PRIMARY RESPONSIBILITIES:

·         Support incarcerated women to cope with their personal circumstances by providing information on resources/programs available to them, affirming their resilience, and promoting thoughtful informed decision-making.

·         Assist each client in the development of a comprehensive individualized plan designed to maximize their integration back into society with stronger potential.

·         Assess client needs with regard to urgencies/emergencies/risk levels and engage appropriate services, both internal and external to EFry.

·         Provide information to enable clients to address their needs as defined by the four components of the Medicine Wheel.

·          Provide short term crisis support with a focus on supporting short-term and long-term wellness goals.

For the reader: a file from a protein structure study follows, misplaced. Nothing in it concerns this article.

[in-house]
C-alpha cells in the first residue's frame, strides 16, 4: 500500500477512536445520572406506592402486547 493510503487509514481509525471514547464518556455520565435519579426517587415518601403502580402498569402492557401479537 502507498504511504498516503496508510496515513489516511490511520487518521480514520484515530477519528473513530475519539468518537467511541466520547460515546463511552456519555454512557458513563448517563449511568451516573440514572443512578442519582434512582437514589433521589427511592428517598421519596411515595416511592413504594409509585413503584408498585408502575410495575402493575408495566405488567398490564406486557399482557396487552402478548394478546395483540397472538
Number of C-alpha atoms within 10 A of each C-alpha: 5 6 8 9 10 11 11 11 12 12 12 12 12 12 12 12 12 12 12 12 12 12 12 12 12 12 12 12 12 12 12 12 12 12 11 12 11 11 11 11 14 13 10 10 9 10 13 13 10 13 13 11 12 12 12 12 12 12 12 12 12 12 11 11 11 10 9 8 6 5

·         Assist with culturally appropriate referrals to and accessing of appropriate community resources.

·         Assist in the planning and facilitation of networking and personal development opportunities for clients, through individual and group support.

·         Assist clients to develop and/or maintain links to their identified social supports and cultural connections.

·         Advocate on behalf of clients through interactions with community and government agencies, and role model access to these resources.

·         Engage clients into cultural, spiritual, and traditional supports and service delivery options relevant to their needs.

·         Provide access to Elders/Knowledge Keepers, ceremonies, and traditional activities to support healing and personal resiliency.

·         Facilitate and participate in agency programming within the institution and community.

REPORTING RELATIONSHIPS:       Immediate Supervisor – Program Manager

QUALIFICATIONS: